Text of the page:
Ashwin Sonani is like any of the thousands of apparel merchants in the diamond polishing city of Surat. Except, the clientele for his designer georgette and chiffon sarees, lehengas and chaniya cholis comprises not just neighbourhood Gujarati women and children, but from as far as Guwahati and Dispur in Assam and Durgapur and Siliguri in West Bengal.
Sonani, an engineer by education, dumped his brick-and-mortar saree business four years ago to trade through different e-commerce channels.
Today, his clothing brand Diva sells through 40 webstores and garners a turnover of Rs70-80 lakh per month.
“Selling online has meant huge uptake in business. Physical stores restrict customer base. I had never thought my business would see demand from places like Korba, Bhubaneswar, etc,” said Sonani.
Like Sonani, Anurag Ravi, a New Delhi-based retailer who sells sunglasses, handbags, travel bags, kurtas and jewellery, has seen a surge in business since going online a year ago. “From revenues of Rs2 lakh per month when I started online, today the monthly turnover is almost Rs12-14 lakh,” says Ravi, who sells his products through eight portals.
Varun Agarwal of Praful Sarees is another upcoming retailer who sees roughly 3,500 transactions per month online. “The number has been growing 5-6% every month.”
Several new and small retailers are chucking the brick-and-mortar route for e-stores.
Not for nothing is the e-commerce industry estimated to be worth nearly Rs8,000-9,000 crore.
Amit Maheshwari, vice-president, fashion merchandising, at online shopping firm Snapdeal.com, says they receive inquiries from over 1,000 every month from retailers and shop owners who are interested in trading online.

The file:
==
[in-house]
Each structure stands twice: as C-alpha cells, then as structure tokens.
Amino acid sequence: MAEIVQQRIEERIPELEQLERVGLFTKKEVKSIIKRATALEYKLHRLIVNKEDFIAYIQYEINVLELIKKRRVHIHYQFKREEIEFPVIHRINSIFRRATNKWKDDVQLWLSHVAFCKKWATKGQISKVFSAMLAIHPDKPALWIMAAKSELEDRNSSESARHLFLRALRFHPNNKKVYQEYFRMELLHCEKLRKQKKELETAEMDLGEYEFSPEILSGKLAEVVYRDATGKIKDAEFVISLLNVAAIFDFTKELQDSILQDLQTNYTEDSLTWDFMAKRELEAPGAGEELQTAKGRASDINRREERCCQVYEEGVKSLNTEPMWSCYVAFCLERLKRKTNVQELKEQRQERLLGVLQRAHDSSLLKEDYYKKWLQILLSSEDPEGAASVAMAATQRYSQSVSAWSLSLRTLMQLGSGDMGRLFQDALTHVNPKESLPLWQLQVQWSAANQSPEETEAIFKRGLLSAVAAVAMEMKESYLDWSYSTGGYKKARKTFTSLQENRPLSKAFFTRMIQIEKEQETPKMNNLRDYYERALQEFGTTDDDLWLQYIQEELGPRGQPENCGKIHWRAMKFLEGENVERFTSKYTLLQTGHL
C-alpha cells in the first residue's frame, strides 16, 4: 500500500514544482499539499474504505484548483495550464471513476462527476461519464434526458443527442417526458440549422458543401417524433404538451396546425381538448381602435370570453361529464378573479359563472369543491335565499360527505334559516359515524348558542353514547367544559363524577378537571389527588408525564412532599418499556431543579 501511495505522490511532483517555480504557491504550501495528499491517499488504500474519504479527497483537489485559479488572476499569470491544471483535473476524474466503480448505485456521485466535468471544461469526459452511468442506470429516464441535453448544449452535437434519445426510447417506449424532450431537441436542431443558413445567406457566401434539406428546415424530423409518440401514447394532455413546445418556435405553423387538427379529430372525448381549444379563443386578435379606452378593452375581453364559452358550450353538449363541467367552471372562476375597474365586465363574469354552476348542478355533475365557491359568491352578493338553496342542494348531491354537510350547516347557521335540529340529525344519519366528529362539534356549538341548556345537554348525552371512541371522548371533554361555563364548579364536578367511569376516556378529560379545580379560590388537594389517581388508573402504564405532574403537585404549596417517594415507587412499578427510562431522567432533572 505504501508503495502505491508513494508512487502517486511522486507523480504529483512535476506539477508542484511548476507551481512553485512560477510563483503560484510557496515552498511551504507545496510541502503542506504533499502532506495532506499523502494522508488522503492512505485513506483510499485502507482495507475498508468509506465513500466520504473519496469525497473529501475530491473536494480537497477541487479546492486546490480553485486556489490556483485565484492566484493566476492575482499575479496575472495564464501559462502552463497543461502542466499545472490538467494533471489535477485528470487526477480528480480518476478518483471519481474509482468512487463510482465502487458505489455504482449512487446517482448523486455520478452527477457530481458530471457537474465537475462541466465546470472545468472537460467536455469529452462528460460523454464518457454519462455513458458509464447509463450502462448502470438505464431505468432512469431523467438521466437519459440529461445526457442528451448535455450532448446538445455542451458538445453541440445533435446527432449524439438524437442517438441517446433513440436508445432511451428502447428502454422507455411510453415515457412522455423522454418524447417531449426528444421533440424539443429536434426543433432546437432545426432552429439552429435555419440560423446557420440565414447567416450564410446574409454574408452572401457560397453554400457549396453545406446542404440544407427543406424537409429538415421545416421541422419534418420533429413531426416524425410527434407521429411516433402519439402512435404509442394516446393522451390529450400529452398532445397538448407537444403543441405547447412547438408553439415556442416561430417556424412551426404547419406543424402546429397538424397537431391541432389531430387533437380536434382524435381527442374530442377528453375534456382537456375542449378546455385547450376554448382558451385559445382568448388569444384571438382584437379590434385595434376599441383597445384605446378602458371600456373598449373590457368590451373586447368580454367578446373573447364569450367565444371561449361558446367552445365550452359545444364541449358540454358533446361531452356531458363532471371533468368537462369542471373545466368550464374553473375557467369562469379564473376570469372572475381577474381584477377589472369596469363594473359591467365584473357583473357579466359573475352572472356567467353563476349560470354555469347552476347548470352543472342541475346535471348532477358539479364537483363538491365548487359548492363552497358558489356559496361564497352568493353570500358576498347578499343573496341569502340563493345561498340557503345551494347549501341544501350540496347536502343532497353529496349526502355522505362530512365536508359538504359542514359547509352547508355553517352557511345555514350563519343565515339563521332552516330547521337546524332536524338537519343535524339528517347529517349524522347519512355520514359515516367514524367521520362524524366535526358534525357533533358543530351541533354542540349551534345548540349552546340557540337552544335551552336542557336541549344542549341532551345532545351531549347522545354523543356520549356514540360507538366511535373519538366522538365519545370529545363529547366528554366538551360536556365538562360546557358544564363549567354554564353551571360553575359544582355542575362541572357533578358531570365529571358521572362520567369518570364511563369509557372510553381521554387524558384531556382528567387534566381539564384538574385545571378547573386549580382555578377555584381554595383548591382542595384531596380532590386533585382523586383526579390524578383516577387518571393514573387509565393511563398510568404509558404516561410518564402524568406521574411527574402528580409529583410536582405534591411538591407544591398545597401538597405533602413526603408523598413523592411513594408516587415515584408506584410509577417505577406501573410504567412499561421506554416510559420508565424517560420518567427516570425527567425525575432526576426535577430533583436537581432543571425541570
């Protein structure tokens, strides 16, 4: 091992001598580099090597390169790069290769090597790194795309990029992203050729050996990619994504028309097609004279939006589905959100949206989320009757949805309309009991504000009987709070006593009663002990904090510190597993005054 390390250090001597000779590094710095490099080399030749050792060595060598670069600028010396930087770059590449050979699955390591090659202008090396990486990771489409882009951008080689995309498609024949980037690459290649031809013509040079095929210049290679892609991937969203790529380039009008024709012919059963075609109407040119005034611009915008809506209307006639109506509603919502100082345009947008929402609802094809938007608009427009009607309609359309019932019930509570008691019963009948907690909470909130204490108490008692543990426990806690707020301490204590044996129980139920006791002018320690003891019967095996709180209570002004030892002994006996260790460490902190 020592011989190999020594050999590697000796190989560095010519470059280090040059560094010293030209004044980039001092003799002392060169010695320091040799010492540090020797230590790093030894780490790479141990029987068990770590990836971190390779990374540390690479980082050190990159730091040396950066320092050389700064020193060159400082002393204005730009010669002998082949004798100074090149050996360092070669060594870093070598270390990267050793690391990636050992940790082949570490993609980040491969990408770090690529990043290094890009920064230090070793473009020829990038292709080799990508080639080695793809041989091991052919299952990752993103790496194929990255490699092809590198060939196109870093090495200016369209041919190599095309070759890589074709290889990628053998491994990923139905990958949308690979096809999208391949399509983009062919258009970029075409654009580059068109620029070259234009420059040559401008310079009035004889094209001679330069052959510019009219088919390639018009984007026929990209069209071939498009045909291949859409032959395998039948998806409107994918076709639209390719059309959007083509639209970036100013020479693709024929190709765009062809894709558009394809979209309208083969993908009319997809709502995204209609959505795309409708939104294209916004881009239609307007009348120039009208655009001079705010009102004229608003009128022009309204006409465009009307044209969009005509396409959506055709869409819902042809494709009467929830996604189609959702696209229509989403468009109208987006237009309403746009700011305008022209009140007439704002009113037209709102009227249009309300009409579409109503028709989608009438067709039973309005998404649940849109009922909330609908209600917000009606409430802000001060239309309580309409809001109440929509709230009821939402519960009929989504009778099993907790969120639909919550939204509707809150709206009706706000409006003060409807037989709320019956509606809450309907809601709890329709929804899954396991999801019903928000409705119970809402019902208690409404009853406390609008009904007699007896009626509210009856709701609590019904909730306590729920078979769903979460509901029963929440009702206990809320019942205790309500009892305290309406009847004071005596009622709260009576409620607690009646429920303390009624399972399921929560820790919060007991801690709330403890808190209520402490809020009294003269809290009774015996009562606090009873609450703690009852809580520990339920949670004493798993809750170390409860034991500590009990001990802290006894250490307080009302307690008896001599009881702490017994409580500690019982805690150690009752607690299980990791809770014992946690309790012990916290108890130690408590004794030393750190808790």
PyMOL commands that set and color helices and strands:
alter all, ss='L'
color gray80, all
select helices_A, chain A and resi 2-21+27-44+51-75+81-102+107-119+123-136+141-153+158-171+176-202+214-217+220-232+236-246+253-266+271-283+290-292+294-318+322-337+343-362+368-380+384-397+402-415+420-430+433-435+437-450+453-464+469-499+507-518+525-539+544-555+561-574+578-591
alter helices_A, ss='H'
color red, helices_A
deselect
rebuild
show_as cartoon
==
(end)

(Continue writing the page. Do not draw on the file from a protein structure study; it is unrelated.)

“Small traders need a good platform to reach customers and market their products. We get inquiries from places like Tirupur, Benaras and Ludhiana.”
Going online is seen far more advantageous than putting up stores or selling through multi-brand outlets. Location stops being a limitation since the shipping and delivery is often handled by e-commerce firms who take a commission on the transactions.
“The South brings 60-70% of the business,” says Ravi.
Moreover, the number of stock-keeping units (SKUs) online is far greater than in stores. “We currently have 500 SKUs. Through MBOs, we can keep only a limited number,” says Ravi.
Further, transactions done in a day online far outnumber those through a physical outlet. “For every 10 units of watches sold through a shop each day, nearly 100 watches can be retailed online,” says Saurabh Kapoor, director, operations, Destination World, a corporate merchandising firm.
Also, as online is bereft of all the overheads attached with physical stores, the prices are 40-50% lower, says Kapoor. “So, a customer can get the same product at a major discount, while a retailer can sell more units as there are no geographic limitations and pricing is less. It’s a win-win for both.”
As such, for smaller retailers, offline typically means selling through MBOs, “since opening individual stores calls for heavy flow of capital”, says Subhanshu Singh, who retails jewellery online.
“But in MBOs, smaller brands do not hold much negotiating power. We cannot effectively push our products, ensure transparency or monitor sales and pricing”, he says.
Starting solo outlets involves huge costs, including rentals, manpower and inventory costs, says Ravi.
Sonani, who stopped selling through MBOs after going online, also points out that store owners tend to push back unsold products after many months, “when they go out of fashion”.